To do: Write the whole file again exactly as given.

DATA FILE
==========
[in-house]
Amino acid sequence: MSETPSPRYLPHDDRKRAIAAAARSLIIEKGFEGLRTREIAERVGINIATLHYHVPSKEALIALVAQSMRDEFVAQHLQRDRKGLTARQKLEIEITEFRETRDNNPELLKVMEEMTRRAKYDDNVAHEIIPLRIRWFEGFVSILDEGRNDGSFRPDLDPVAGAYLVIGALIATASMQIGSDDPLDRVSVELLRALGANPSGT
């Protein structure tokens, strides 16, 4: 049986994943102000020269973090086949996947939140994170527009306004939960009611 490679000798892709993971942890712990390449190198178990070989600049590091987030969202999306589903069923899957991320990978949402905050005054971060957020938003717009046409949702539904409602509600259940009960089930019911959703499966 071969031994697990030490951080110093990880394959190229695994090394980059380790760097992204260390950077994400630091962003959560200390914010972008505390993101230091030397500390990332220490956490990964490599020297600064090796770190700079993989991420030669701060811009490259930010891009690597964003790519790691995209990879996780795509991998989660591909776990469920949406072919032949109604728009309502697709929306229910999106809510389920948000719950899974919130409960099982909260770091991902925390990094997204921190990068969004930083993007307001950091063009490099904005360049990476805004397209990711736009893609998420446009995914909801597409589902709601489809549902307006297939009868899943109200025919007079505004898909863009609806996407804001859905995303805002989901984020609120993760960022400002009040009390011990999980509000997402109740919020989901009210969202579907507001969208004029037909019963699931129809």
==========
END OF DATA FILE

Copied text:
[in-house]
Amino acid sequence: MSETPSPRYLPHDDRKRAIAAAARSLIIEKGFEGLRTREIAERVGINIATLHYHVPSKEALIALVAQSMRDEFVAQHLQRDRKGLTARQKLEIEITEFRETRDNNPELLKVMEEMTRRAKYDDNVAHEIIPLRIRWFEGFVSILDEGRNDGSFRPDLDPVAGAYLVIGALIATASMQIGSDDPLDRVSVELLRALGANPSGT
């Protein structure tokens, strides 16, 4: 049986994943102000020269973090086949996947939140994170527009306004939960009611 490679000798892709993971942890712990390449190198178990070989600049590091987030969202999306589903069923899957991320990978949402905050005054971060957020938003717009046409949702539904409602509600259940009960089930019911959703499966 071969031994697990030490951080110093990880394959190229695994090394980059380790760097992204260390950077994400630091962003959560200390914010972008505390993101230091030397500390990332220490956490990964490599020297600064090796770190700079993989991420030669701060811009490259930010891009690597964003790519790691995209990879996780795509991998989660591909776990469920949406072919032949109604728009309502697709929306229910999106809510389920948000719950899974919130409960099982909260770091991902925390990094997204921190990068969004930083993007307001950091063009490099904005360049990476805004397209990711736009893609998420446009995914909801597409589902709601489809549902307006297939009868899943109200025919007079505004898909863009609806996407804001859905995303805002989901984020609120993760960022400002009040009390011990999980509000997402109740919020989901009210969202579907507001969208004029037909019963699931129809």